Men's Basketball: UConn outlasts rival Harvard in must-win game
Senior captain Donnell Beverly, junior captain and Big East championship MVP Kemba Walker and senior center Charles Okwandu hoist the conference title trophy following their 69-66 victory over Louisville at Madison Square Garden. ED RYAN/The Daily Campus
Shabazz Napier said that the stakes were so high heading into UConn's 61-56 win over Harvard Wednesday night at Gampel Pavilion that if the Huskies (12-3, 0-2 American Athletic Conference) had lost, they thought they might die.
UConn entered its final non-conference game on a two-game losing streak, dropping games at Southern Methodist and Houston to begin AAC play. Wednesday was never going to be an easy task against a rival, and the Crimson, playing without leading scorer Wesley Saunders, refused to give the game to the Huskies.
"It was definitely tough," said Napier, who hit two big 3-pointers late to keep the Huskies ahead. "Like I said out there, we're going to go through bumps in life. It don't have to be about sports; it could be about life in general. We just have to learn to bounce back from it and learn from it."
Harvard went into halftime with a 31-26 lead, despite UConn shooting 57.9 percent from the field in the first half. Eleven turnovers did not help the Huskies' cause in the opening 20 minutes.
UConn improved in the second half, only turning the ball over four times while blocking six shots and holding the Crimson to 26.7 percent shooting. But the game still came down to one last possession.
Siyani Chambers blew past several Huskies to get to the basket and cut UConn's lead to 59-56 with 10 seconds remaining. On the ensuing inbound pass, Harvard's pressure forced Niels Giffey to come sprinting to the ball from half-court, and his momentum caused him to travel, giving the Crimson a chance to tie the game with 9.1 seconds left.
On the resulting possession, Harvard wanted to find Chambers, who led all scorers with 21 points, but the ball ended up in the hands of Brandyn Curry, who succumbed to UConn's pressure. DeAndre Daniels made the steal and then two foul shots to put the game away.
"That last stop is what UConn basketball is all about," UConn coach Kevin Ollie said. "And we gutted that one out, and I'm proud of my guys. We stuck together, and our recovery is getting better."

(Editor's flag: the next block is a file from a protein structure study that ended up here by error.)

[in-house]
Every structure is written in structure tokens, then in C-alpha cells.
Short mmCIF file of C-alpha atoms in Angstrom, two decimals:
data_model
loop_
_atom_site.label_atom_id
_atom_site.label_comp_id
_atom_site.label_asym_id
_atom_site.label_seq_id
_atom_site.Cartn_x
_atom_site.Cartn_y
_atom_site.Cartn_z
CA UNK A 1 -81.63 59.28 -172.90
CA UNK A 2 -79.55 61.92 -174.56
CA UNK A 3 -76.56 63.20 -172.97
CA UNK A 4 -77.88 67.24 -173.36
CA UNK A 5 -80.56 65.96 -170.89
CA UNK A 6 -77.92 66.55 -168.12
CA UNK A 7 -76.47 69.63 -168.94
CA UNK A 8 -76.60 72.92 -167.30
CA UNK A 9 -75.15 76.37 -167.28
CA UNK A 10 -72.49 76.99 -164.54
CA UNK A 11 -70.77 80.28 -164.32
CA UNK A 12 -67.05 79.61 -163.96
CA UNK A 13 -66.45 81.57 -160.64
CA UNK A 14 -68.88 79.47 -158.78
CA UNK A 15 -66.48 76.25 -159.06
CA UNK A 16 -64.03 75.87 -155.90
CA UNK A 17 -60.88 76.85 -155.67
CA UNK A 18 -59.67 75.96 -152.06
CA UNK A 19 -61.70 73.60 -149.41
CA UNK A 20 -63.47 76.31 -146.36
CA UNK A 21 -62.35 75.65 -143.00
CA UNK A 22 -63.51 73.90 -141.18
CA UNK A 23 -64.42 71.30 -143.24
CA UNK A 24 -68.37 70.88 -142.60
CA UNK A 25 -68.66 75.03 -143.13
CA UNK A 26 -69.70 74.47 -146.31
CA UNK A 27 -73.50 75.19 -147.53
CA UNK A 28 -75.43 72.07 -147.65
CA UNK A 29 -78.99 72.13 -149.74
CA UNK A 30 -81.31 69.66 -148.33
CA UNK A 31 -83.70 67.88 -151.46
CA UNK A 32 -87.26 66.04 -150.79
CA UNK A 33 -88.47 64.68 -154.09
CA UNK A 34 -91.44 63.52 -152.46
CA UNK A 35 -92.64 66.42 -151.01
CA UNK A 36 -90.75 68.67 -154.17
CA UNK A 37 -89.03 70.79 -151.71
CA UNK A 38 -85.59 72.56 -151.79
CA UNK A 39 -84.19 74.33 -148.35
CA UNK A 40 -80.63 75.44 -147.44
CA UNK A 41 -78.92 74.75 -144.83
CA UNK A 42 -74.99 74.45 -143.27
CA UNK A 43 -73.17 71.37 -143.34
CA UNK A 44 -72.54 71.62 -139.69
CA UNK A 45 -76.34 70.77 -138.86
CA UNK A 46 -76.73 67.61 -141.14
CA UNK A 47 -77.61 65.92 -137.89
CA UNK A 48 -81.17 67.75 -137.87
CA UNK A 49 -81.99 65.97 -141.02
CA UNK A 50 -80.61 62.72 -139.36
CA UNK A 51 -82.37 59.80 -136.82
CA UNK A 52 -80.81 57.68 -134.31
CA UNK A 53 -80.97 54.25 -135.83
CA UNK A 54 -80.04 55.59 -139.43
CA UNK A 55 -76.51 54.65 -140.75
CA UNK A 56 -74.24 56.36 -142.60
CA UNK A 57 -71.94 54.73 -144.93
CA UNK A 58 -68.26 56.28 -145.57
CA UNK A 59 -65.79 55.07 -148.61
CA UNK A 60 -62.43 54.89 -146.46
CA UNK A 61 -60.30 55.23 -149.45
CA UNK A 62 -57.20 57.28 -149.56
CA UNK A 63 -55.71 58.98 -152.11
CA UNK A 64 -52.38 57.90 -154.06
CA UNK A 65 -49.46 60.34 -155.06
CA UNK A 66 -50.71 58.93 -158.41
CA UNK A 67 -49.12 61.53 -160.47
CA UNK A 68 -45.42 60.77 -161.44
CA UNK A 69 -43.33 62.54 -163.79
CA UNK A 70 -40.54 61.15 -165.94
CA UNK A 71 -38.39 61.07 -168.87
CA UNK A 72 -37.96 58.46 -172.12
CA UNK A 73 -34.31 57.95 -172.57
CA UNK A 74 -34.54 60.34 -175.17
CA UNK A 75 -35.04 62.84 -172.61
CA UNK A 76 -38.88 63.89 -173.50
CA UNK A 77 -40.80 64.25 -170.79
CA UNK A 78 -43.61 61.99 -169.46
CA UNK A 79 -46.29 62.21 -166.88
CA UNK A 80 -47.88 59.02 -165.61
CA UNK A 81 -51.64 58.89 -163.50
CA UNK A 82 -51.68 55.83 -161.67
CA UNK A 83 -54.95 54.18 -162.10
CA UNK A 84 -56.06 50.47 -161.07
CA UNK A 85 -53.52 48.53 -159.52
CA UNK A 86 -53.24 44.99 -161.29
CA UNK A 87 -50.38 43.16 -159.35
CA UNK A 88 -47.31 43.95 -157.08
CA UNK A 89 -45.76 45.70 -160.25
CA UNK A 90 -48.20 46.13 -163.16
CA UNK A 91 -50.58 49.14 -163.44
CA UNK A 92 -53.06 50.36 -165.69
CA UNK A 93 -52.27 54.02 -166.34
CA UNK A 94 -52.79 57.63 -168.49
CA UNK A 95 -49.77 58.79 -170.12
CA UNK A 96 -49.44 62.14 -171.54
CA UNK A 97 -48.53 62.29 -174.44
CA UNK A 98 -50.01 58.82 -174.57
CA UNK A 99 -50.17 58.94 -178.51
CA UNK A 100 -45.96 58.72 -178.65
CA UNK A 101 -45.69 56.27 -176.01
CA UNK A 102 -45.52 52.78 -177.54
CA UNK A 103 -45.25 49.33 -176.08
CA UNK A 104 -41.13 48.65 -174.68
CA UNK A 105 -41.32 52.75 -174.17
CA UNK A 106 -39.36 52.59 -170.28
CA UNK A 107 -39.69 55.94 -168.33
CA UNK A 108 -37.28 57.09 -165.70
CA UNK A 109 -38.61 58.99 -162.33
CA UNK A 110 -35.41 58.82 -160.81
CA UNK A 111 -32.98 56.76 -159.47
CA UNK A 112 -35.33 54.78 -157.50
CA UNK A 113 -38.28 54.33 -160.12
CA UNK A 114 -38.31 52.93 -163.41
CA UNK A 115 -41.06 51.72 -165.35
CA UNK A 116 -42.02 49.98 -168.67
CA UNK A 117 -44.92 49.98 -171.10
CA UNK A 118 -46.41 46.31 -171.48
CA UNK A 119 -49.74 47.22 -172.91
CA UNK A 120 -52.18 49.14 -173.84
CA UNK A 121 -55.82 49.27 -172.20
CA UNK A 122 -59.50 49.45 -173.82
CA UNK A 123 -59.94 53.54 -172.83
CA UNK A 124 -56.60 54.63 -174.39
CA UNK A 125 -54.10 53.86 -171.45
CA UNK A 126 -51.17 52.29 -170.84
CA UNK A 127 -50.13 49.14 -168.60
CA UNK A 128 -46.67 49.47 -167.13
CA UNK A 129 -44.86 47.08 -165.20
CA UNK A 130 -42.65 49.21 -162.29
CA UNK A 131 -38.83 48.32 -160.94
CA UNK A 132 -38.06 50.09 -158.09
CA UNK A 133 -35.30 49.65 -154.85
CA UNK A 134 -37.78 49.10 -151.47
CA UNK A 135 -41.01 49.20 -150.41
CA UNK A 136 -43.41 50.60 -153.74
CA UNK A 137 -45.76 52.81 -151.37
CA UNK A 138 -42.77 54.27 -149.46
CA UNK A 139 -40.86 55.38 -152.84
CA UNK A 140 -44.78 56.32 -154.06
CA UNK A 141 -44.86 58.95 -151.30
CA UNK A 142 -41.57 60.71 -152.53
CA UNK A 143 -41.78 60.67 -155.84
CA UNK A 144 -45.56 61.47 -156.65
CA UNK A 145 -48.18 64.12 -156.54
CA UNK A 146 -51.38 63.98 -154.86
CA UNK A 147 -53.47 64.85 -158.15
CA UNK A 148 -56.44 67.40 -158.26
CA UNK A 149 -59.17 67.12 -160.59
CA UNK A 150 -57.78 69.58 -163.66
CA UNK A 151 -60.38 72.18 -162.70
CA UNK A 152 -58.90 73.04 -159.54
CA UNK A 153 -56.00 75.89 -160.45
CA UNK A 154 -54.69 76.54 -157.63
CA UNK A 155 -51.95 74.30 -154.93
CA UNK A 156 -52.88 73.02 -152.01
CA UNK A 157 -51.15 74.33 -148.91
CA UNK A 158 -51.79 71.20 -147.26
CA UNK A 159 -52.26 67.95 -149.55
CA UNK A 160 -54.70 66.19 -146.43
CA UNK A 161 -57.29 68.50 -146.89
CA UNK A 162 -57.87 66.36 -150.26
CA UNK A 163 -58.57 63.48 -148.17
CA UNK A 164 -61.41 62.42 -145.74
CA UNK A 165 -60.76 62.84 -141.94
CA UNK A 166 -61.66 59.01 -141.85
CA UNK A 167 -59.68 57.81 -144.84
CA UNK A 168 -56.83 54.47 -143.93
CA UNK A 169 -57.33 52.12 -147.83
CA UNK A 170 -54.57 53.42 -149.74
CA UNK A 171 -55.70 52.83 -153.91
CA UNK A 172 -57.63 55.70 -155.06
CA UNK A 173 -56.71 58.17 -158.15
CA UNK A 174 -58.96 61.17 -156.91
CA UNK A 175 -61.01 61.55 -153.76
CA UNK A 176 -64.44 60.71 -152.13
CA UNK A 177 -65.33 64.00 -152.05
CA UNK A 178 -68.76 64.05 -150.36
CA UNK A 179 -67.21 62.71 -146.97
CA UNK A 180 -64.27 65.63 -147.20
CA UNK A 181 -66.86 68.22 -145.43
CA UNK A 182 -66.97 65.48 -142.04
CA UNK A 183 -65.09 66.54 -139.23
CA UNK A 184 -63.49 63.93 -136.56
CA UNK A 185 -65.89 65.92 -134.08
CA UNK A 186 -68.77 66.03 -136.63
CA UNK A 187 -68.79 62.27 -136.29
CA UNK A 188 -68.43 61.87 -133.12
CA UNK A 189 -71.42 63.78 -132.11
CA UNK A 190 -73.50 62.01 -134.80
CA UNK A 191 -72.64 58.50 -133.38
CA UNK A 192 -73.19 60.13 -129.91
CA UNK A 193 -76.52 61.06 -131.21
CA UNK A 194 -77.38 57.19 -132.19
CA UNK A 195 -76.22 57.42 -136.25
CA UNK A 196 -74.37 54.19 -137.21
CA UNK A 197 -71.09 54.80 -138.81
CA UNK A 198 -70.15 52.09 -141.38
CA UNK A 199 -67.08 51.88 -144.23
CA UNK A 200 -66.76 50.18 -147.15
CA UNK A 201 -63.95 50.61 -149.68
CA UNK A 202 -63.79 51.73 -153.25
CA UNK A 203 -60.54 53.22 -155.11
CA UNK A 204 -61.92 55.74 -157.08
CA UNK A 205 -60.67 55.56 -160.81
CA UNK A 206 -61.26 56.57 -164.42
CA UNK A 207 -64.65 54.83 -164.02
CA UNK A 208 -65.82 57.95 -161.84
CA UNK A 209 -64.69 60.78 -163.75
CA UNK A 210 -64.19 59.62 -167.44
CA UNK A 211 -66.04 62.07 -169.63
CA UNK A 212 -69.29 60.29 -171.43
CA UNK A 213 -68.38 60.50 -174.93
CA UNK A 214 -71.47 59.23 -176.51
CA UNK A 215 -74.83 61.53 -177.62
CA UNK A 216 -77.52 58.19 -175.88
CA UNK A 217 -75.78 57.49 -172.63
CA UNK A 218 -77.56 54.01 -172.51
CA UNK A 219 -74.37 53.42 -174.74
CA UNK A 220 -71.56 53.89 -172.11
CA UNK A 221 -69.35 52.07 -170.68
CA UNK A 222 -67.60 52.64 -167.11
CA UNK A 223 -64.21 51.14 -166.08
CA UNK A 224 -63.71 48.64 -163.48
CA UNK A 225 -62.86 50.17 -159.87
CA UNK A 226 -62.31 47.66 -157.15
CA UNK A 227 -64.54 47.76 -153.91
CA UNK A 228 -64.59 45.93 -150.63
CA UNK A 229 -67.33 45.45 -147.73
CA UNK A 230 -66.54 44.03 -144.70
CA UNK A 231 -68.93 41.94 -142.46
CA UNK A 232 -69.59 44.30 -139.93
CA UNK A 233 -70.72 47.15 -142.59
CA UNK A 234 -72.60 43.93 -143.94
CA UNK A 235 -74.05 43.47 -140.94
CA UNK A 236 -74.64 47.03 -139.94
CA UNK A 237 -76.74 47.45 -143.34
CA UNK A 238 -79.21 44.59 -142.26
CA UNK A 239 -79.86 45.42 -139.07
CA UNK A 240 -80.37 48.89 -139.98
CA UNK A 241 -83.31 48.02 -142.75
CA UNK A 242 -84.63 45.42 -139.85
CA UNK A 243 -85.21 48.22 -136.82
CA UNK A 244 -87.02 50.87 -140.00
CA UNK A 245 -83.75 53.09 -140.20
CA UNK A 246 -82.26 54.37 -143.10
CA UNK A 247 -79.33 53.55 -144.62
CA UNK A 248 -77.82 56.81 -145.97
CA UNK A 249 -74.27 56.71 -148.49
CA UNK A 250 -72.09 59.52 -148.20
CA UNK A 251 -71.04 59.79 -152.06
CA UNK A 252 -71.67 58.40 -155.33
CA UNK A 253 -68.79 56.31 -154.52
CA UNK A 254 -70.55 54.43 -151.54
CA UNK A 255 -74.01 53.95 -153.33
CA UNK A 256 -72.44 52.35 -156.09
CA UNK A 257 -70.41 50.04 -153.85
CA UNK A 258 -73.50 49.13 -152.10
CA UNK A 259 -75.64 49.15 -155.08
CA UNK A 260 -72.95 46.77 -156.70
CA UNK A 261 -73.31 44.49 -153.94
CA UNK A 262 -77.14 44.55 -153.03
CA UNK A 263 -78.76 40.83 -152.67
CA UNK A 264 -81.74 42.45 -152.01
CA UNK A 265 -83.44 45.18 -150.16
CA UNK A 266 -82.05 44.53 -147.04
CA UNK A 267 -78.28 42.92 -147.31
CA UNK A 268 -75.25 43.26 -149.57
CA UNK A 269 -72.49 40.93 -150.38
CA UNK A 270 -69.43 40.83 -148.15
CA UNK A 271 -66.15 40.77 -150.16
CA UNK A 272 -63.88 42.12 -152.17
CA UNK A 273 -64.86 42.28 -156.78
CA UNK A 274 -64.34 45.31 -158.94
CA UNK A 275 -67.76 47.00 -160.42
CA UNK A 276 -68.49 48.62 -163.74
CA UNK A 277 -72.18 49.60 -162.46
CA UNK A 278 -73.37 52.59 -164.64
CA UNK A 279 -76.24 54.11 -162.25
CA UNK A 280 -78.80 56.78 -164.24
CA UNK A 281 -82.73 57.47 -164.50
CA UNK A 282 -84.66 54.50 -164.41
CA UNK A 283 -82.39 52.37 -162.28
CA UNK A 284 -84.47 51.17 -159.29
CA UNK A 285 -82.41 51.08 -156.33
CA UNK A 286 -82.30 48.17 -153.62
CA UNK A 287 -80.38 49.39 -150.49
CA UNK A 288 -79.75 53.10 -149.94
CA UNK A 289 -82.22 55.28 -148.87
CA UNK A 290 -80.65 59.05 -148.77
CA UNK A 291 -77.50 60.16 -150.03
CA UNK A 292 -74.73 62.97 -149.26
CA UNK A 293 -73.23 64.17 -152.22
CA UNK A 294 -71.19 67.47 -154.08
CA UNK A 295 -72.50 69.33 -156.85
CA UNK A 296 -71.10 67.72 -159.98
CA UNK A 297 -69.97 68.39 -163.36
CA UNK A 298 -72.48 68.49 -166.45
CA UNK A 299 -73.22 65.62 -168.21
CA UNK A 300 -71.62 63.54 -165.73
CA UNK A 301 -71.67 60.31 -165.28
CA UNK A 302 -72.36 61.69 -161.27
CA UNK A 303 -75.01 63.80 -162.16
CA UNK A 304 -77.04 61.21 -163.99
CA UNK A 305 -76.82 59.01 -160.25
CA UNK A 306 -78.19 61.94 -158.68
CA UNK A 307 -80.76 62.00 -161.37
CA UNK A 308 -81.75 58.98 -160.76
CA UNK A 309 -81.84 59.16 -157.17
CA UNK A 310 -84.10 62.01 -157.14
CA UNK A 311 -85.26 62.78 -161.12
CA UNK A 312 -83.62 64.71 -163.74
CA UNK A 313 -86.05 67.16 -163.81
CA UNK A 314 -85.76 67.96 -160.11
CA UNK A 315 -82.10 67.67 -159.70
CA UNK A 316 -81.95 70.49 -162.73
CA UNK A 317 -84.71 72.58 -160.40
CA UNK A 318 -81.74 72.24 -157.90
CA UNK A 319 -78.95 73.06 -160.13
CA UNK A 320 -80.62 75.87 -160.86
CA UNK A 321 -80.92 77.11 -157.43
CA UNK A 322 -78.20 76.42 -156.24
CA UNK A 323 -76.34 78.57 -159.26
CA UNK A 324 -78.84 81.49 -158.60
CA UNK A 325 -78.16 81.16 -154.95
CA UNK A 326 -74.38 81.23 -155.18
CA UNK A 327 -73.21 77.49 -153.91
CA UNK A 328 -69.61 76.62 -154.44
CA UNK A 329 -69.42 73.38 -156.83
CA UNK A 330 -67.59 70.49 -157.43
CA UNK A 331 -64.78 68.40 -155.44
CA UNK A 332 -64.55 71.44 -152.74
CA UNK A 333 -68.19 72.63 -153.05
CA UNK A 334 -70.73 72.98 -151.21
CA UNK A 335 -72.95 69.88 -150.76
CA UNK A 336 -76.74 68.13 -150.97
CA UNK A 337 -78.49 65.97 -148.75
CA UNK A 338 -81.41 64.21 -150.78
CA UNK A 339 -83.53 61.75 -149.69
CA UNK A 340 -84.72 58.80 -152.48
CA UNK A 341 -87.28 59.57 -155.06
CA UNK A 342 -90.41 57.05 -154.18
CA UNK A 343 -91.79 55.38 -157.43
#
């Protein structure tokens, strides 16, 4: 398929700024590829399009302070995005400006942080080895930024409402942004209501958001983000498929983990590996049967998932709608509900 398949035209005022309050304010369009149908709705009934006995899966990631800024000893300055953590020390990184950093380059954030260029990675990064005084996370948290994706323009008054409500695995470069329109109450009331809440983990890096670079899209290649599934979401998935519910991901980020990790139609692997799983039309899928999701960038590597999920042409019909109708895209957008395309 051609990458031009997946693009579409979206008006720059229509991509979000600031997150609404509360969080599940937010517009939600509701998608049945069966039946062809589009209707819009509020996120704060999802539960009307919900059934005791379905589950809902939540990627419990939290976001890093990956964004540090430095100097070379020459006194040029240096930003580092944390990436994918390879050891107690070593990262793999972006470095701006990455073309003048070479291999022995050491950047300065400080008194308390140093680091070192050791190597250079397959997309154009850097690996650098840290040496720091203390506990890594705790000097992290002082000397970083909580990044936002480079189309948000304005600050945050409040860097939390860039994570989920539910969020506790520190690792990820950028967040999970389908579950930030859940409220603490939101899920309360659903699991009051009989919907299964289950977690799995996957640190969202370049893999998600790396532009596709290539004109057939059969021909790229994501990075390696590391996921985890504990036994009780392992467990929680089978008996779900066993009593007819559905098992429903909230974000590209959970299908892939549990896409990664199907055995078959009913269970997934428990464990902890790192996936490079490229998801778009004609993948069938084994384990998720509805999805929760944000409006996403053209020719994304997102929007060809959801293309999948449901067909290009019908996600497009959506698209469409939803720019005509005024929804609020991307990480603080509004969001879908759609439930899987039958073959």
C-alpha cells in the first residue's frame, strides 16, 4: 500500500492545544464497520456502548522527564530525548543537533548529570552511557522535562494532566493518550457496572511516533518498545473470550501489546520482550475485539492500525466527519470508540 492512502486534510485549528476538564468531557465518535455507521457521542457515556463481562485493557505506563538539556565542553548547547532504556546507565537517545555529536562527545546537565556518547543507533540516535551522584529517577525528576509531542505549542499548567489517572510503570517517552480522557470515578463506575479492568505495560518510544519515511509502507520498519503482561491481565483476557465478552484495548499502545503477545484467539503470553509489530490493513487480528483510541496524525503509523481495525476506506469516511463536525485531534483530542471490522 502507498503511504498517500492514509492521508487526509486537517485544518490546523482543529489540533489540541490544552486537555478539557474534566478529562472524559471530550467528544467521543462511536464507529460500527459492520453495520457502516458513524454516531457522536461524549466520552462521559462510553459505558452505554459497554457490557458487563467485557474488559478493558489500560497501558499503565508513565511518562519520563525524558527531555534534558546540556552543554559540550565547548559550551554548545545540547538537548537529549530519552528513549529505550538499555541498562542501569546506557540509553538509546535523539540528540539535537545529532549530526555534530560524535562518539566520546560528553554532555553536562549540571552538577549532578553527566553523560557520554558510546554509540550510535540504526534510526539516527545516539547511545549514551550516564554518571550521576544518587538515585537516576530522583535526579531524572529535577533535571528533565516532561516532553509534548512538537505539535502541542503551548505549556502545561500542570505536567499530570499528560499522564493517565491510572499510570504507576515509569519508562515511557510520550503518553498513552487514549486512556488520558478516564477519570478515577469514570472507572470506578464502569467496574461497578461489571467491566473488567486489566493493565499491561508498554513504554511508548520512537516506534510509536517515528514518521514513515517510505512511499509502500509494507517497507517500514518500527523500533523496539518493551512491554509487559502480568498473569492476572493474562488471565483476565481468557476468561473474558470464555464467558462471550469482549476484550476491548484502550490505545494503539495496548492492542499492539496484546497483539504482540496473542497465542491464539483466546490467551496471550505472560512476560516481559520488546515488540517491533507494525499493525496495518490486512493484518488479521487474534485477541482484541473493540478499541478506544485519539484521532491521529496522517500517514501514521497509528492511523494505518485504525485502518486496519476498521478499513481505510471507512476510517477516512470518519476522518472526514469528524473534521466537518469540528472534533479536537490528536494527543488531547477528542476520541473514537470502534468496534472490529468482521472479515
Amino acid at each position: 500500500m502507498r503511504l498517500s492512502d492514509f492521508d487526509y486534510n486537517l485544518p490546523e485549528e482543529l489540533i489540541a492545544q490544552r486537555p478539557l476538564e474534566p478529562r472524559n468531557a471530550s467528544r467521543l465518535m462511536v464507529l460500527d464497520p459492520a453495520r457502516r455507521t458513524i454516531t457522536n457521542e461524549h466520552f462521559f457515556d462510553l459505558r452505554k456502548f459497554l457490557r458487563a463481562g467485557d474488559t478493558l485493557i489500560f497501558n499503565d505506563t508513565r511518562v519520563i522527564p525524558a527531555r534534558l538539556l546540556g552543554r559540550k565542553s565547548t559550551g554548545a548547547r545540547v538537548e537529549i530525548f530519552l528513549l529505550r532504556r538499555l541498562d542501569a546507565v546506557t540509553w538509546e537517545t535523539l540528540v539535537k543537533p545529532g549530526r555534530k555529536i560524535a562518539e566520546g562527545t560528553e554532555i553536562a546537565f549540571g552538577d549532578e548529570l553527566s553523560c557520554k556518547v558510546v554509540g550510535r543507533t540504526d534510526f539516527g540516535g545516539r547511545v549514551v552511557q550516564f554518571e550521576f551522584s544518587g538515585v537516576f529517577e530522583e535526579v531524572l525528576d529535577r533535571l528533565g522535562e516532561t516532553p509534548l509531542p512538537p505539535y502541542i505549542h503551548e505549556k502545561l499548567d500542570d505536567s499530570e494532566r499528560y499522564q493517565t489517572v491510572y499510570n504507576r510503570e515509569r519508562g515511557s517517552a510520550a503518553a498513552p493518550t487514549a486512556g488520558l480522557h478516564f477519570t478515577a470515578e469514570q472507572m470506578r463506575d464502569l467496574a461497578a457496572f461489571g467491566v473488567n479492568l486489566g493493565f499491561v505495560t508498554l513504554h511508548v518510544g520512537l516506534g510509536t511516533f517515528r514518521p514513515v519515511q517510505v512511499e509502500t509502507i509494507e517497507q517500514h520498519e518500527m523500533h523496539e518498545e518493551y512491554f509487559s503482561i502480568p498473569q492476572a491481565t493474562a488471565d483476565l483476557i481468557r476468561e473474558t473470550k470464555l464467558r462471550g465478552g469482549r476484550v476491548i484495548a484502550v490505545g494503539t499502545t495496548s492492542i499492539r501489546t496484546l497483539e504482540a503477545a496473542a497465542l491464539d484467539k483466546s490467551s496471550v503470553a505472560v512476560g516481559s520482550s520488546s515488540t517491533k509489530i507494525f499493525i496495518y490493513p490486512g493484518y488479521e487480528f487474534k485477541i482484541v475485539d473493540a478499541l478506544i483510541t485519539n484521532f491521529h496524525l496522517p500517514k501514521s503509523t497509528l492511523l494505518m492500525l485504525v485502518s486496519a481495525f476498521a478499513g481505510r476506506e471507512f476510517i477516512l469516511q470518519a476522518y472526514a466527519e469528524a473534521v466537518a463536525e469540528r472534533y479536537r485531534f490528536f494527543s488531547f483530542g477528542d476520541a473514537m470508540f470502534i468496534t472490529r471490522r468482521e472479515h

Daniels shot 3 of 5 from behind the 3-point line and finished with 11 points, providing a big spark offensively for UConn, but it was his defensive play - four blocks and eight rebounds - that made the biggest difference for the Huskies.
"Those rebounds were crucial for us because they allowed us to get out on the break and kind of stop the bleeding," Ollie said. "DeAndre has to be a big rebounder for us. Eight rebounds should be his minimum. Playing 31 minutes, that should be his minimum. He can do it once he focuses on it."
Daniels struggled on both sides of the ball during UConn's road trip to Texas, but Wednesday's success on offense helped elevate his game on the defensive end of the court as well.
"Y'all got to know that when DeAndre is scoring, whenever the ball goes in for him, that elevates his game on both ends of the floor," Ryan Boatright said.
Amida Brimah, again coming off the bench for the Huskies after getting a taste of being the starting center, helped Daniels disrupt Harvard's attempts to get to the basket, blocking three shots and grabbing four rebounds in 15 minutes before fouling out.
"We've got to keep Amida out of foul trouble," Ollie said. "If we can get that under control...the big fella is working. Every day he comes to work. Every day he has enthusiasm, energy, and he just wants to get better."
UConn ends the non-conference portion of its schedule with a 12-1 record and will now play AAC games for the remainder of the regular season. After an 0-2 conference start, the Huskies' big win over Harvard provides a bit of momentum, but UConn realizes that 0-2 desperately needs to become 1-2 after Saturday's game against Central Florida (9-4, 1-1 AAC) at Gampel Pavilion.
"A lot of guys could have split apart because we had two tough losses," Ollie said. "But these guys, they've got something special, and this season is going to be something special for us if we stick together and we keep playing for one another and understand that we're going to face adversity. But adversity is just temporary. Character lasts forever, and I think this team has the character to win a lot of games."
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